A lawsuit filed in the District Court of Northern California has accused the Cupertino-headquartered Apple Inc of lying about the screen sizes and pixel counts of the displays in its iPhone X series smartphones, the CNET report said.
The suit filed by two plaintiffs alleged that Apple misled the customers by lying about the screen sizes of iPhone X, iPhone XS and iPhone XS Max devices by counting non-screen areas like the notch and corners. According to the suit, the screen size deception is simply based on Apple cutting corners. Apple calculates the screen size of phone by including non-screen areas such as corners and the cut-out notch at the top of the screen.
The plaintiffs also allege that the new line of iPhones do not have the "advertised screen resolution because they do not have the advertised number of screen pixels." According to the complaint, the iPhone X is advertised as having 2436*1125 pixels, but in fact does not use true pixels with red, green, and blue subpixels in each pixel. Instead, the iPhone X has only false screen pixels, with just two subpixels per false pixel (2436*1125*2 = = 5,481,000 subpixels) and it does not actually have any subpixels at all in the notch at the top of the screen or in the display-area corners. In contrast, the iPhone 8 Plus has a higher quality screen than iPhone X, with more subpixels (1920*1080 pixels*3 subpixels per pixel = 6,220,800 subpixels).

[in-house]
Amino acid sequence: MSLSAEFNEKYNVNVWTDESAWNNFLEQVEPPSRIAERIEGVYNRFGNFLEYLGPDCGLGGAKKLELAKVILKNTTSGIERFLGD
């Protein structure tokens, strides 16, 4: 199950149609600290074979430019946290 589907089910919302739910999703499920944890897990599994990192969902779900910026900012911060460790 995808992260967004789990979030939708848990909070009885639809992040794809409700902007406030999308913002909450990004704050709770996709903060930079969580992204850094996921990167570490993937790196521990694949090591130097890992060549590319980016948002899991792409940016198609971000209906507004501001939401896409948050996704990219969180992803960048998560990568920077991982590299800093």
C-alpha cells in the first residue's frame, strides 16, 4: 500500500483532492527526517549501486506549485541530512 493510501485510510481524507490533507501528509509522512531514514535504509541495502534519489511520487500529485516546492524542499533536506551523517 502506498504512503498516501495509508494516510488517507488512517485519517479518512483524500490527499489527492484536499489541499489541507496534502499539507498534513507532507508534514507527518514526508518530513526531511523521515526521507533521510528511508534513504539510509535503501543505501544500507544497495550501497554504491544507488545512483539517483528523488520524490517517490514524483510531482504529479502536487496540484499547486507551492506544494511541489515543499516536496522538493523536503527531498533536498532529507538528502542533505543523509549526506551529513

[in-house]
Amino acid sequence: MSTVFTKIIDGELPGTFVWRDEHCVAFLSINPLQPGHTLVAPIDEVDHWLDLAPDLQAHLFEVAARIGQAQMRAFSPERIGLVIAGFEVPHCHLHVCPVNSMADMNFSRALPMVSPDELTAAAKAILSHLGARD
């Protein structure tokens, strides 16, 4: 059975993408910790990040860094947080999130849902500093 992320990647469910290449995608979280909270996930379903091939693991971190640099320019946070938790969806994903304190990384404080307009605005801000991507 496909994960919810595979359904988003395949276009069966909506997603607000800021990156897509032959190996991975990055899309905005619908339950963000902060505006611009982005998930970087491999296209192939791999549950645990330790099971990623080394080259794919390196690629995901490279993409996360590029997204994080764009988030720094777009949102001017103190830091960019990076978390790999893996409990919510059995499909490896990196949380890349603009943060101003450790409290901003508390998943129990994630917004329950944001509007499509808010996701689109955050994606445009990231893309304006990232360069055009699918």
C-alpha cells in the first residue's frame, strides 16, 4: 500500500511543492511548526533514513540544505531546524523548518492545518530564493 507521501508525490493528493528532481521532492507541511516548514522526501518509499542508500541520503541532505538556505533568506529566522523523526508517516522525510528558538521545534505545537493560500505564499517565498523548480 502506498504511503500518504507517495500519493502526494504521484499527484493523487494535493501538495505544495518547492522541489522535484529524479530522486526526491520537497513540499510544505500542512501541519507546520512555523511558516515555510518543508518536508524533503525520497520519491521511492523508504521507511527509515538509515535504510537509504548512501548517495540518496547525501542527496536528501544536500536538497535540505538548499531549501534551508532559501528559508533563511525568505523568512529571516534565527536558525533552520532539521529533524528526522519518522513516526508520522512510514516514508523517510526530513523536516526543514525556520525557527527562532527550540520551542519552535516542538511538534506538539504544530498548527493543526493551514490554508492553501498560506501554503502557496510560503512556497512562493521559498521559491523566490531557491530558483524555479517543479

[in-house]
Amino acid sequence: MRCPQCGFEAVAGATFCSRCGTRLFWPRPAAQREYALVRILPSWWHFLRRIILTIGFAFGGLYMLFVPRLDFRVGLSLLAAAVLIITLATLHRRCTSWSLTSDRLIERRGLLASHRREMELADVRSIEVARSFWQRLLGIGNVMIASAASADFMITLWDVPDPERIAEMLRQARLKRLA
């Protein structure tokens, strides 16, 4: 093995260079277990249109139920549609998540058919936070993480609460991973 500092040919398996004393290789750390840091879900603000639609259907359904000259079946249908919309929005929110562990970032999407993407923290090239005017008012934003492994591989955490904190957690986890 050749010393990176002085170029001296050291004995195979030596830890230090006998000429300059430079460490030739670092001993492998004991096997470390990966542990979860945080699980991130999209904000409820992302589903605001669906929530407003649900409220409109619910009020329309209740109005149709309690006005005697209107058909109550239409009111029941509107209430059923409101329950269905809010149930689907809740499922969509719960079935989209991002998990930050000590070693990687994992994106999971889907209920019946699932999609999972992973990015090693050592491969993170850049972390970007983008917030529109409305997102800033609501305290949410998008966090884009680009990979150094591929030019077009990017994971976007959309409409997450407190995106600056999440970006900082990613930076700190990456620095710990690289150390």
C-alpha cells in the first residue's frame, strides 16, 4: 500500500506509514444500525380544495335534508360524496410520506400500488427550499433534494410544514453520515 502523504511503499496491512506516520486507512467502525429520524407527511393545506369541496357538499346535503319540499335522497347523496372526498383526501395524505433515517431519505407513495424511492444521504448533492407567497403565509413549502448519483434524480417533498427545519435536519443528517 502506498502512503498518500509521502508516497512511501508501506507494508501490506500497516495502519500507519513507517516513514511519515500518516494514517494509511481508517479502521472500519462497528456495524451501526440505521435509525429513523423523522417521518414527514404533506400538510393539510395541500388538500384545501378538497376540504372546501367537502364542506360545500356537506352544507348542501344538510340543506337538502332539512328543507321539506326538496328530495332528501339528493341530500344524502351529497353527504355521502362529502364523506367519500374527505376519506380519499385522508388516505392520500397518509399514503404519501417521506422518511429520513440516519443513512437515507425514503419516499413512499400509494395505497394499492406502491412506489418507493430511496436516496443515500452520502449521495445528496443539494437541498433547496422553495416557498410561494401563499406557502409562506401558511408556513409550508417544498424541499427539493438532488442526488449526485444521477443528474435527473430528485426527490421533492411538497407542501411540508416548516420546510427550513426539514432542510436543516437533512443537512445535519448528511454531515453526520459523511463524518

The plaintiffs' lawyers didn't immediately respond to requests for comment.
Earlier, some Apple users jointly filed a class action lawsuit against Apple, accusing the company of "secretly throttling" older iPhones to force customers to upgrade to a newer iPhone, calling it "one of the largest consumer frauds in history."
Edited by: Udit Verma